● In a recent study, middle-aged endurance athletes had improved blood pressure and more elastic arteries.
● These health indicators are linked to lower risks for cardiovascular disease.
● It’s never too late to start a fitness routine, since other recent research has shown extra benefits for individuals who continue or begin exercising in midlife.
According to the Journal of Applied Physiology, middle-aged endurance athletes have much reduced cardiovascular risk than those of the same age who are sedentary. Higher arterial flexibility and better blood pressure management are the main causes of this finding.
The second benefit is that normal blood flow is made possible by the smooth muscle cells that make up the connective tissue layers in arteries remaining healthy and supple. Atherosclerosis, often known as “hardening of the arteries,” is the term used to describe the disease in which these cells start to deteriorate.
Concerning the Study
Researchers examined three groups in the study. 20 athletes between the ages of 45 and 64 with at least ten years of aerobic training, 20 athletes under the age of 45, and 20 middle-aged sedentary persons made up these groups. People in the first two groups regularly engaged in moderate-to-vigorous sports like cycling, swimming, or running.
Middle age is a crucial moment when people begin to develop vascular risk factors, which ultimately raises the chance of stroke and dementia. Therefore, we believe that our findings are crucial for preventing these chronic age-related disorders.
Never too late
The benefits of athletes with at least ten years of aerobic training may have been highlighted in the most recent study, but it is never too late to begin a fitness programme, regardless of your age.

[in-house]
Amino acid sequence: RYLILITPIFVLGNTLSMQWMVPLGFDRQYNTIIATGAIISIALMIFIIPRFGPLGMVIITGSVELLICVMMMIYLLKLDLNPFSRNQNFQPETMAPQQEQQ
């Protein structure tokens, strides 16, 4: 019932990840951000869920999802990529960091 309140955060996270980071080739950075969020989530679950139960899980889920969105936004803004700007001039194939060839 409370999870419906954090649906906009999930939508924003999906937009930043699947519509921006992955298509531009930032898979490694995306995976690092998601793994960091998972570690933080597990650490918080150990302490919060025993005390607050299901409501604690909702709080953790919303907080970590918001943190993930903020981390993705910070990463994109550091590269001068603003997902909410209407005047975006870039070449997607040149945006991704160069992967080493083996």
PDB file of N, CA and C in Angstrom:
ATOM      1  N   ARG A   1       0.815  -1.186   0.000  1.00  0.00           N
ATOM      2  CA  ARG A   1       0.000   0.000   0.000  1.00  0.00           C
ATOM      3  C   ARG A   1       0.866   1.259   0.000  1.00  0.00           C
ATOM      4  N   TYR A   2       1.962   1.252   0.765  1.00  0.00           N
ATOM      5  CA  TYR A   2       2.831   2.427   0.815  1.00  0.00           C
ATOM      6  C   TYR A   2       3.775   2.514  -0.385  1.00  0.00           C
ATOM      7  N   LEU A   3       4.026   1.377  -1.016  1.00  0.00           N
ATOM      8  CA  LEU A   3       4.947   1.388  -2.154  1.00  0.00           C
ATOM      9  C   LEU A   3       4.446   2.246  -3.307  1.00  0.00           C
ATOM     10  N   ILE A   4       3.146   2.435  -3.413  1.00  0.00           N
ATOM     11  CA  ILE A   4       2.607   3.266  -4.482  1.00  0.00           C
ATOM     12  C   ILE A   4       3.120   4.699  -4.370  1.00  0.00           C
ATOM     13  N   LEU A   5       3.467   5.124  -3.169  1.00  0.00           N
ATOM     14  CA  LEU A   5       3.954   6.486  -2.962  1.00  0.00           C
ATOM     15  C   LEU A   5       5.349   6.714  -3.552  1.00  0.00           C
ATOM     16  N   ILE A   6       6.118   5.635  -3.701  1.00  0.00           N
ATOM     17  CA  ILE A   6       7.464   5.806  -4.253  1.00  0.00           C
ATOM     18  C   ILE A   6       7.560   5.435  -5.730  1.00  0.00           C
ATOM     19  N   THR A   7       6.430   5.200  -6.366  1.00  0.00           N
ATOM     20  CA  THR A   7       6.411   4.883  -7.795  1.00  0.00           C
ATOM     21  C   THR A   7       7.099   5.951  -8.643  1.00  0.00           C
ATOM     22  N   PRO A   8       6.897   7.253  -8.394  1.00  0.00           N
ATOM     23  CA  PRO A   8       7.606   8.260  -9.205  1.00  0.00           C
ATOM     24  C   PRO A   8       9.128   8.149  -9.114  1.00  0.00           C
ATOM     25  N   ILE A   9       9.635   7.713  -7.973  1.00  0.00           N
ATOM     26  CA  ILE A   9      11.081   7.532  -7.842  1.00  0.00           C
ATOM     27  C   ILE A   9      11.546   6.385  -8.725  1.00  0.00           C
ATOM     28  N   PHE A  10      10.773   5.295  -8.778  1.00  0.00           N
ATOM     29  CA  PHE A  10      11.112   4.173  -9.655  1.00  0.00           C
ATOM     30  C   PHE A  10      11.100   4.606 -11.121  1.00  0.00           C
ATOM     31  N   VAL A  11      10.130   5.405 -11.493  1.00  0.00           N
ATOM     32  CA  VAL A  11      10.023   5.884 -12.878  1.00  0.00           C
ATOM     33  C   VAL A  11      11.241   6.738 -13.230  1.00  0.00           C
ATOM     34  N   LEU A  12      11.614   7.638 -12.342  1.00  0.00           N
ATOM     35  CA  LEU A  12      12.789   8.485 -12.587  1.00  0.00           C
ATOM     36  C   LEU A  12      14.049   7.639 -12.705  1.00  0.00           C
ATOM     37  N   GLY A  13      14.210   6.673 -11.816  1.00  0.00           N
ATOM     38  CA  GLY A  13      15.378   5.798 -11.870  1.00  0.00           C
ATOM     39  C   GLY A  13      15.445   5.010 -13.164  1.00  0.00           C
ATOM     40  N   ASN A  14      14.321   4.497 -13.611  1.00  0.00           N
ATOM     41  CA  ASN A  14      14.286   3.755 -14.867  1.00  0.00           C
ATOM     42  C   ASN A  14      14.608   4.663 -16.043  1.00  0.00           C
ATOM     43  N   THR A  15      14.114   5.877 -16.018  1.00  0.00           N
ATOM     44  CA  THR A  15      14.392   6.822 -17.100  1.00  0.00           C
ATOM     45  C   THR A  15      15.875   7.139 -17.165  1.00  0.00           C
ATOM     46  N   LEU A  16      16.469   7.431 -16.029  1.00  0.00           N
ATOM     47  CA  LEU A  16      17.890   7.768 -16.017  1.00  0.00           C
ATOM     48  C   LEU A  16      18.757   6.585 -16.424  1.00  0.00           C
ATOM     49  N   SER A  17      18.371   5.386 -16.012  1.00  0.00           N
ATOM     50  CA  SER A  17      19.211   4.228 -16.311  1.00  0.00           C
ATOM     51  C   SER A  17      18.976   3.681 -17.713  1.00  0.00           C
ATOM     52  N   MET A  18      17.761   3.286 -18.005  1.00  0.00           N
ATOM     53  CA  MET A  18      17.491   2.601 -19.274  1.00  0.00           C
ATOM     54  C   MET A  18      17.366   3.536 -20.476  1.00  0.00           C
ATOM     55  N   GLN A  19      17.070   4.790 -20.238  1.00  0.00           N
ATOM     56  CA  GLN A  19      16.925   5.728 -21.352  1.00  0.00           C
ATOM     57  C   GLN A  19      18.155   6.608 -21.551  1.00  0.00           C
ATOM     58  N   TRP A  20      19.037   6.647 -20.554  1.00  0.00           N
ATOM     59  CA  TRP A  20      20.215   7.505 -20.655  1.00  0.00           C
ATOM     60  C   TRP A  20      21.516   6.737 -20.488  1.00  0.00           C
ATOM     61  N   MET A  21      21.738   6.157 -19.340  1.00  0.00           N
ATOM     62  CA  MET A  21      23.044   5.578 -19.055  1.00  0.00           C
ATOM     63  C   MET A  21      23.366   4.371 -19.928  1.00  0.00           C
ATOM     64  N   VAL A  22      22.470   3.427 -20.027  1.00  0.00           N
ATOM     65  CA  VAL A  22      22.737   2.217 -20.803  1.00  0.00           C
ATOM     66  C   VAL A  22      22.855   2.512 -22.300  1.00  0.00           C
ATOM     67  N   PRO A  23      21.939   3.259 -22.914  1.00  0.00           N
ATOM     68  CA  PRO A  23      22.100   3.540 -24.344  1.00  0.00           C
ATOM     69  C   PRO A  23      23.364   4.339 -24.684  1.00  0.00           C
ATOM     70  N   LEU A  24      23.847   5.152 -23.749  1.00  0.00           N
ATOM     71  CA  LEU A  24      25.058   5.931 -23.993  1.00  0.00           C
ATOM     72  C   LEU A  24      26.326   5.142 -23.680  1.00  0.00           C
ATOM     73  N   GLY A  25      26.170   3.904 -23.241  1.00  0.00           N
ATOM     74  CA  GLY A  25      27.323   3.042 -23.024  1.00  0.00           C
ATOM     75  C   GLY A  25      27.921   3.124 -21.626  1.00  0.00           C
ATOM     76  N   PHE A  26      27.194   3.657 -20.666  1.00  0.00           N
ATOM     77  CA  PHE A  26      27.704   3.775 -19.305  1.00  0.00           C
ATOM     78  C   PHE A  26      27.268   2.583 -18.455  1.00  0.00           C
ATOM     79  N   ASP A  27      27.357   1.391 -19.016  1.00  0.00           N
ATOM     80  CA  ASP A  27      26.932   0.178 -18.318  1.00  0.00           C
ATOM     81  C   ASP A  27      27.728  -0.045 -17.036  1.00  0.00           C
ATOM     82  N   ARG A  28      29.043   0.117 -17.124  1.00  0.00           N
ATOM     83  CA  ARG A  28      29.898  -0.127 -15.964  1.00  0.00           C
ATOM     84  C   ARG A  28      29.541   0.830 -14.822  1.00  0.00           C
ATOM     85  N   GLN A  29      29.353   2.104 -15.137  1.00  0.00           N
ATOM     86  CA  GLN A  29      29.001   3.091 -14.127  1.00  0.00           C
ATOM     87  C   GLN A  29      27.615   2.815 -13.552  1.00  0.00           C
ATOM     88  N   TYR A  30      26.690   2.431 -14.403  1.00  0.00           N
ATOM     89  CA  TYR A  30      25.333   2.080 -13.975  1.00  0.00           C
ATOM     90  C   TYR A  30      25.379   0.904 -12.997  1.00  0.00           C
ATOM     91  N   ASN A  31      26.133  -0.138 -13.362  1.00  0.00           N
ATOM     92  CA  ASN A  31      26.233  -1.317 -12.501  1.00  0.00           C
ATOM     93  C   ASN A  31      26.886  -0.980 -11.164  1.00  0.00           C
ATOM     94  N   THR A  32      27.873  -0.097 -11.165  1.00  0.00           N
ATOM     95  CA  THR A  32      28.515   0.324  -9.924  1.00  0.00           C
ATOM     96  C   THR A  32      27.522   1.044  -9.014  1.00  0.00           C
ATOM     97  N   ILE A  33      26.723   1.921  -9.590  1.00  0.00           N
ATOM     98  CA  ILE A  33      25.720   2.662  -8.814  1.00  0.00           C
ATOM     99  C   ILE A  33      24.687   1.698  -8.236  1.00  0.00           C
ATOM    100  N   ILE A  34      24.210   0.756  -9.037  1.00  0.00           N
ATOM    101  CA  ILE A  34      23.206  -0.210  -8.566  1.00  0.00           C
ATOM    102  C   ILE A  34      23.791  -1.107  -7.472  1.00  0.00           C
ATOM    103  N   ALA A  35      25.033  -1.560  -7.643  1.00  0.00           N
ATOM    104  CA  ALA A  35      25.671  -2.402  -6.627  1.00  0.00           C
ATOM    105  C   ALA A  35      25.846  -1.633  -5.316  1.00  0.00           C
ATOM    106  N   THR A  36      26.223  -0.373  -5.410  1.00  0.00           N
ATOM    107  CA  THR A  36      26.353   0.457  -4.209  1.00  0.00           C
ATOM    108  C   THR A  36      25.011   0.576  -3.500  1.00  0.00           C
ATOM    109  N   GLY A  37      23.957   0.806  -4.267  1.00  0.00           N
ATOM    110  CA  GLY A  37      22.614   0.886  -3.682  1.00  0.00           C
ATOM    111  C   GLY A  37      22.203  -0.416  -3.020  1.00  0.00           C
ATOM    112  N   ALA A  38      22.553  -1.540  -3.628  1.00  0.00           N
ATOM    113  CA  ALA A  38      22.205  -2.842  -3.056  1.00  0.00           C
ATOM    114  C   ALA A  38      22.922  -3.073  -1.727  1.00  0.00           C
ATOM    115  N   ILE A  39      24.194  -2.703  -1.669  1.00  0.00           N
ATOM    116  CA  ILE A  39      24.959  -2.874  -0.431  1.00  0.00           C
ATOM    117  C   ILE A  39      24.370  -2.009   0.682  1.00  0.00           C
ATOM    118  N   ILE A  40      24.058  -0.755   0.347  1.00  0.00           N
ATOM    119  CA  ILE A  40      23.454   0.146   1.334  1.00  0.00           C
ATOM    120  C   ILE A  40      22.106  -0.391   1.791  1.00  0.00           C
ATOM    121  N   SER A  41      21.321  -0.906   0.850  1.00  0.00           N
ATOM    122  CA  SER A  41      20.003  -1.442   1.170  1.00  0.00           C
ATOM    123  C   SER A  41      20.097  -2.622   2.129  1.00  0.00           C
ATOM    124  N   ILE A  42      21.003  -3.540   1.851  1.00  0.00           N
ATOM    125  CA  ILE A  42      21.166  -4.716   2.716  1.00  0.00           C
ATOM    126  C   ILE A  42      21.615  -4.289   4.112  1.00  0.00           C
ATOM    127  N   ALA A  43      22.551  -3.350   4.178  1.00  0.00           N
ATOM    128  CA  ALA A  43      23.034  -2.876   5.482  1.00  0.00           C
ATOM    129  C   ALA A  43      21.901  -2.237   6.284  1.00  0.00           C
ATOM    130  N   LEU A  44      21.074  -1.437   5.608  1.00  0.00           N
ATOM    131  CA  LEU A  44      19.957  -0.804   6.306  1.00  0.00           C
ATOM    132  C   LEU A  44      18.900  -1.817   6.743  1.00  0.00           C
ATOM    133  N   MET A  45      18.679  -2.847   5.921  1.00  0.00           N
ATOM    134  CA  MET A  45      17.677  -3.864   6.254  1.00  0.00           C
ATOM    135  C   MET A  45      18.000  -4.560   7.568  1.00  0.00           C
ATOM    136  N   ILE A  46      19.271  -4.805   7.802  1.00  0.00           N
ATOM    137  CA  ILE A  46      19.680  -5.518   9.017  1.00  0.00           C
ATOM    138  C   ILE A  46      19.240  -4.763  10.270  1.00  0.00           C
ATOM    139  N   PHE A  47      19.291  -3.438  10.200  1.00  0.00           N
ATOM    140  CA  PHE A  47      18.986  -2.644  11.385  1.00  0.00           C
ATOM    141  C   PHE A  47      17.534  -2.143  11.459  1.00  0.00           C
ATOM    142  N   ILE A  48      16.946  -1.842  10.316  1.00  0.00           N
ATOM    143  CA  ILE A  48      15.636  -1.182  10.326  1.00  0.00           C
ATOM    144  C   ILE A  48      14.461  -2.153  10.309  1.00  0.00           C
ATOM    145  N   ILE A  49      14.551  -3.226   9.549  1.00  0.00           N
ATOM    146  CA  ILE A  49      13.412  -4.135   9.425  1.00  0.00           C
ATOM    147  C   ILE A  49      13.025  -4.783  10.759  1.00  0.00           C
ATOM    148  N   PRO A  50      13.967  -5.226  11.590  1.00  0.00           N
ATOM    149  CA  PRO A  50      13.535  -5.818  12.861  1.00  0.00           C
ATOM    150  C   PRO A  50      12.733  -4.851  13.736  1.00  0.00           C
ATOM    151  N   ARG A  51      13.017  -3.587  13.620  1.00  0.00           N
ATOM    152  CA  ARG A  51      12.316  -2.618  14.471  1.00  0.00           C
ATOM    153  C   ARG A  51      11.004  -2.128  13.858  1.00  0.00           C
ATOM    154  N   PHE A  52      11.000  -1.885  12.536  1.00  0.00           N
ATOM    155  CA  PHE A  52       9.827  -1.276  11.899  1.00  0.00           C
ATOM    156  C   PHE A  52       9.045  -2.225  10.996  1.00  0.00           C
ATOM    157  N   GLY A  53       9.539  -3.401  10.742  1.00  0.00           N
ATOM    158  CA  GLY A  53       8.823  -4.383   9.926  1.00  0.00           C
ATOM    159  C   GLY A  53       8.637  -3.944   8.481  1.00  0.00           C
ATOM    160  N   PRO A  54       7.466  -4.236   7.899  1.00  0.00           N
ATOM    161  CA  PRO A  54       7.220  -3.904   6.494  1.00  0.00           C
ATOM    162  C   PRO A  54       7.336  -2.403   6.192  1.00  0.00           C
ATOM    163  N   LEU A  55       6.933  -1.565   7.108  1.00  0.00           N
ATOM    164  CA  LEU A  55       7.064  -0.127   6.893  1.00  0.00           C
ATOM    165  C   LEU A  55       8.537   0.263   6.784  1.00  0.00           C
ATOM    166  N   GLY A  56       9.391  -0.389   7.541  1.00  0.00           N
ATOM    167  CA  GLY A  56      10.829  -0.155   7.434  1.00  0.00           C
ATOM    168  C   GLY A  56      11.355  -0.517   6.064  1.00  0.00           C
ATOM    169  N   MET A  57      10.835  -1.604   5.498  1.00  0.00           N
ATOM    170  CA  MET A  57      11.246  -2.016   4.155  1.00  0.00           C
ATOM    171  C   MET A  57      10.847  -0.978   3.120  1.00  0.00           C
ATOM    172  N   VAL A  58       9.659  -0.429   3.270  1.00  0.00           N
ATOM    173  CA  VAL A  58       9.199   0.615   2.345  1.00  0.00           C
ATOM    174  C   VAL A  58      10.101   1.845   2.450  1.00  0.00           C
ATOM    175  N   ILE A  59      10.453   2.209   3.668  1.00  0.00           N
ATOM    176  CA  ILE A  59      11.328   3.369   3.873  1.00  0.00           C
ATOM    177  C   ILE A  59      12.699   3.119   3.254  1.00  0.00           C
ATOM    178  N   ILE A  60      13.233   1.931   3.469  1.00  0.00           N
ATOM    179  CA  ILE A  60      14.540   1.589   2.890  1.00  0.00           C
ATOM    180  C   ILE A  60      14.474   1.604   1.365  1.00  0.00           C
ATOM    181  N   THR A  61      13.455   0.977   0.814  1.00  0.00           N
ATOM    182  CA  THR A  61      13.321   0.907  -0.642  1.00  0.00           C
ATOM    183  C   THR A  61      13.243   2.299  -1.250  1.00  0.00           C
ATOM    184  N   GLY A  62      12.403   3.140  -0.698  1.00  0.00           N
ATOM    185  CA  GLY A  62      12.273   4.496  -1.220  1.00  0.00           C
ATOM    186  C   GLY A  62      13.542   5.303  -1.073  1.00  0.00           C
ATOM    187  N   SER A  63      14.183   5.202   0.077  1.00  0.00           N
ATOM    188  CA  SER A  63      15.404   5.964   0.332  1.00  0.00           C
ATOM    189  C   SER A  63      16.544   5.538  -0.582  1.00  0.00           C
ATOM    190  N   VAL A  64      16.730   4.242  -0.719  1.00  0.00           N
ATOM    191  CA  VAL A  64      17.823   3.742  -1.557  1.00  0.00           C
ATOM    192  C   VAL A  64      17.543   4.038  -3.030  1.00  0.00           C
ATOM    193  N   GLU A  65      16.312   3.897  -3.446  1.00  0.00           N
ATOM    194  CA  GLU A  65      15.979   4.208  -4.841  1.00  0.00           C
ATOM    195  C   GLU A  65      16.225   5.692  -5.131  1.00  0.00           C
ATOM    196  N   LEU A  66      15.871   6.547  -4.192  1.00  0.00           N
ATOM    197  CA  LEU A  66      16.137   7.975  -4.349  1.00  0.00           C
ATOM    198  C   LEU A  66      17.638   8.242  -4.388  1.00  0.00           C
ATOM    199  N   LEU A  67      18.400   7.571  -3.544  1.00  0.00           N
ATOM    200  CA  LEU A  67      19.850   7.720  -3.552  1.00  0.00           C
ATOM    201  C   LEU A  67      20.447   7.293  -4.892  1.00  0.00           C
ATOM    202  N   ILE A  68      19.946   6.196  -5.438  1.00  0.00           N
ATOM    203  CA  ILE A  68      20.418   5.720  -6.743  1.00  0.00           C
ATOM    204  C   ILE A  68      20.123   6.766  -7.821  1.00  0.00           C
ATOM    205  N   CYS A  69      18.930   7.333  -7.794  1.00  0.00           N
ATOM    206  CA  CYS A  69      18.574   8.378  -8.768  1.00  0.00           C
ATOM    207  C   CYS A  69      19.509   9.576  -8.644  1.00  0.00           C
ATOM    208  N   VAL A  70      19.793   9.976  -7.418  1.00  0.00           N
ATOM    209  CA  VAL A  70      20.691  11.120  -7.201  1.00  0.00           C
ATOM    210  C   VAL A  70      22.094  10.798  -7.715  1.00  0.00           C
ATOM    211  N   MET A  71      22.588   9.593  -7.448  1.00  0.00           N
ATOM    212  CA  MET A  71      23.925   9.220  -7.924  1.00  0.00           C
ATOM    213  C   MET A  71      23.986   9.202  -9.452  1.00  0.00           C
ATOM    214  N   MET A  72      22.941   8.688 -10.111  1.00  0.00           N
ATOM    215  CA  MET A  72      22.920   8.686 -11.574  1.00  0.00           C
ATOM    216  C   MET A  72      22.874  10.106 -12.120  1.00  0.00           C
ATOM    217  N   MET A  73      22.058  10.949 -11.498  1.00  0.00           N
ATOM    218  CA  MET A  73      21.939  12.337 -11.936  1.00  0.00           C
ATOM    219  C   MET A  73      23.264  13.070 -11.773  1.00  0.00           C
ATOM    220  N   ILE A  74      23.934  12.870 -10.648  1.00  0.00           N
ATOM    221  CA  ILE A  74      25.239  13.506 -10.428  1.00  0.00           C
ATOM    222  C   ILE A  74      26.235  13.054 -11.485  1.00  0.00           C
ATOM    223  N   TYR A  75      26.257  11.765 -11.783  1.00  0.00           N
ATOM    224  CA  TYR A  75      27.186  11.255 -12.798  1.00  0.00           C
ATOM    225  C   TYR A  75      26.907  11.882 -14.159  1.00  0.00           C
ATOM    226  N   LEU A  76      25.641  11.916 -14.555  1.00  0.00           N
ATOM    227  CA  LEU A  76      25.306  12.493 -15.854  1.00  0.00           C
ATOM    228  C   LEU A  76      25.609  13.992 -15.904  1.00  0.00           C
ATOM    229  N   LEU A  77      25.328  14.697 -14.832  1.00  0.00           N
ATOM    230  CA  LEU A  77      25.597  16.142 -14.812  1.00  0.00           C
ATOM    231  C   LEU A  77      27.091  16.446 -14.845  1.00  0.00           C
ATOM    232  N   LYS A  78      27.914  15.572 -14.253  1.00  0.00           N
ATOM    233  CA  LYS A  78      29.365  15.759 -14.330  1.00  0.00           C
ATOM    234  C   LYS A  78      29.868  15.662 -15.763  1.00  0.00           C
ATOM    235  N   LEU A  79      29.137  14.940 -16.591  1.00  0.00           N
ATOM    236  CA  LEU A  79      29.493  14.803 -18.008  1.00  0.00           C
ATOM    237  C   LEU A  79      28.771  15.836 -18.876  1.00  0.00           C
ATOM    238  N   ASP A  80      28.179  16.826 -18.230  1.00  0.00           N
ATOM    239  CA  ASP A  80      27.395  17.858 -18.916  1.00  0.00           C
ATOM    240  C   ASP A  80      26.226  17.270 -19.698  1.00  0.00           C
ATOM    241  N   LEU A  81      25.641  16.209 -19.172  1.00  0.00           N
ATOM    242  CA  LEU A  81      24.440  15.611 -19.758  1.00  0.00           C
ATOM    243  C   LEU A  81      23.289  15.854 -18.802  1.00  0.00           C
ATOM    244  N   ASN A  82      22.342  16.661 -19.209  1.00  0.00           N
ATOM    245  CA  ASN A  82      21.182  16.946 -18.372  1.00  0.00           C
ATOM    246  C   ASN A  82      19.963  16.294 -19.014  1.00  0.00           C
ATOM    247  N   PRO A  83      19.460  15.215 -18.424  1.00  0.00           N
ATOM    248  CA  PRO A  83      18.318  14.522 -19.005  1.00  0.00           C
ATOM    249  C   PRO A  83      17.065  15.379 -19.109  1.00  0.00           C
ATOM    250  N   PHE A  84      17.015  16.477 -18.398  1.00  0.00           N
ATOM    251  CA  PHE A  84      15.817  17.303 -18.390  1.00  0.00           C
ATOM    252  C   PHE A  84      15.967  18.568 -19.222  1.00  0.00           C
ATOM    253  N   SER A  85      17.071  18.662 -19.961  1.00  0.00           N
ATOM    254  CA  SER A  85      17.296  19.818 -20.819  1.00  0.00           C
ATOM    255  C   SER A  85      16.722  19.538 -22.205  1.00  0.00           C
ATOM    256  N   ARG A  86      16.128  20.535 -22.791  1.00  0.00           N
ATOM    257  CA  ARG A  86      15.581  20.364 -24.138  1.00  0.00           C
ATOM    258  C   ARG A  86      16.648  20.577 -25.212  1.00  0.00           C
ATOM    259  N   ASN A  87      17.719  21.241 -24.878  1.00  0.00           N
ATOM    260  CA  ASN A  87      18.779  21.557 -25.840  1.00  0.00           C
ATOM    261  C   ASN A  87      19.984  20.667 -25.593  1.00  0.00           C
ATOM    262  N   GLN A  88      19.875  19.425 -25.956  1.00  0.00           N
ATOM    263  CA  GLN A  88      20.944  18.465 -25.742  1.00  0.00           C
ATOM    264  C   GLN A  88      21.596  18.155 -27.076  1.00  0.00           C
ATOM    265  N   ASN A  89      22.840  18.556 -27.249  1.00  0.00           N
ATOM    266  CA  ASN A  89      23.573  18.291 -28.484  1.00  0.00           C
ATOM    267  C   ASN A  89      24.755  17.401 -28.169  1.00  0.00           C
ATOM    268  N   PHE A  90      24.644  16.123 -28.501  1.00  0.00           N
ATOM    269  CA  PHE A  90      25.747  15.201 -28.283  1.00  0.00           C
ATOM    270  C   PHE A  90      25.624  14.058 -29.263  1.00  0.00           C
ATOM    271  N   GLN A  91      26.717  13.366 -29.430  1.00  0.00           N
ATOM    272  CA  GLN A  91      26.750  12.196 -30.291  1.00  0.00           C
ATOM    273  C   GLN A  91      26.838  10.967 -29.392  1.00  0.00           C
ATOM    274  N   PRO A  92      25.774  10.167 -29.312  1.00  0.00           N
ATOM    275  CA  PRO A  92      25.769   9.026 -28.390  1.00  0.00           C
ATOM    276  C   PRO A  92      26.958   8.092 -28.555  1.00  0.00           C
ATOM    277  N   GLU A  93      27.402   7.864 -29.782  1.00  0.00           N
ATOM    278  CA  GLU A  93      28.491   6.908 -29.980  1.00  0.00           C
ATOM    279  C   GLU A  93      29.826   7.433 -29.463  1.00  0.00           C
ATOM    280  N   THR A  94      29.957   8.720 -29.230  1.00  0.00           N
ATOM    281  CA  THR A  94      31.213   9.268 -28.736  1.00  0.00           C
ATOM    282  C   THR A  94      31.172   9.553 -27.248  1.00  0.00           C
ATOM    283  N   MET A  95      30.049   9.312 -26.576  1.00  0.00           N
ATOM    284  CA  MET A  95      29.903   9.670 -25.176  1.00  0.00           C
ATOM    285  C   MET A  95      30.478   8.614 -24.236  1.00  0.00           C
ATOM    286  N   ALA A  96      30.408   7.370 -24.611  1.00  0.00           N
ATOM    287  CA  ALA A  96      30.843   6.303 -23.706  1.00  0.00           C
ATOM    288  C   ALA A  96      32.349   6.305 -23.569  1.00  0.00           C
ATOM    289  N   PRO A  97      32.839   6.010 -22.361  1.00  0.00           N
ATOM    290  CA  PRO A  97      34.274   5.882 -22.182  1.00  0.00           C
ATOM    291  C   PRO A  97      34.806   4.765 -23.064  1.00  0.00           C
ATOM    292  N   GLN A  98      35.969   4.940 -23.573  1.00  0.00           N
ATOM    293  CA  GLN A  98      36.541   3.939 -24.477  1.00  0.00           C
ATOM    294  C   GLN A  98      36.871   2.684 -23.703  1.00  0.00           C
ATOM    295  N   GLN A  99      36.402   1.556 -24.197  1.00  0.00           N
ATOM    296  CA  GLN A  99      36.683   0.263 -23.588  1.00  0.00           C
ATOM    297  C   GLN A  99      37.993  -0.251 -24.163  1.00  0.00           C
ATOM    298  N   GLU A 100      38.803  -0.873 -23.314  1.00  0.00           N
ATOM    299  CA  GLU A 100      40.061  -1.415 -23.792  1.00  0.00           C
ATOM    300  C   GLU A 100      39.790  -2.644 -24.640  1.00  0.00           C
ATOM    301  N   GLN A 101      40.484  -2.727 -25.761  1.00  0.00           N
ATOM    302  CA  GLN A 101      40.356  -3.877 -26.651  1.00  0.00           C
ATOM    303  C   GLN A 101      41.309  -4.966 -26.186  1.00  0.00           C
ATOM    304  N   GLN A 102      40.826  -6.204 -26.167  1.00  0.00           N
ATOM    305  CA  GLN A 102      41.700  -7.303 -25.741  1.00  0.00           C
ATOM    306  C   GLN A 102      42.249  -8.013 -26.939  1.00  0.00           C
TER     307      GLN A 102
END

Previous studies have suggested that arterial stiffness may be reversible, which could lower blood pressure and lower the risk of cardiovascular disease. According to another study, exercise can lower that risk level by also enhancing heart health-related factors like blood sugar control, cholesterol, triglycerides, and waist circumference.
Especially as women approach menopause, it’s probable that you’ll need to significantly increase your physical activity. But it’s also crucial to emphasise the role that exercise plays in the early prevention of cardiovascular disease and hypertension, both of which become more prevalent as we age.
Consistent exercise in middle age and beyond has been demonstrated to provide a variety of other benefits in addition to those for the cardiovascular system. These include a decreased incidence of anxiety and depression, enhanced cognitive function, increased mobility and balance, and preservation of bone and muscle mass.
Author of Return to Center:
Strength Training to Realign the Body, Recover from Pain, and Achieve Optimal Performance, regular strength-testing activities can be crucial for maintaining and regaining strength as you age.
The trick is to view exercise as being crucial to healthy ageing. By doing this, you lower your chance of health problems while also maintaining your strength and vitality as the years pass.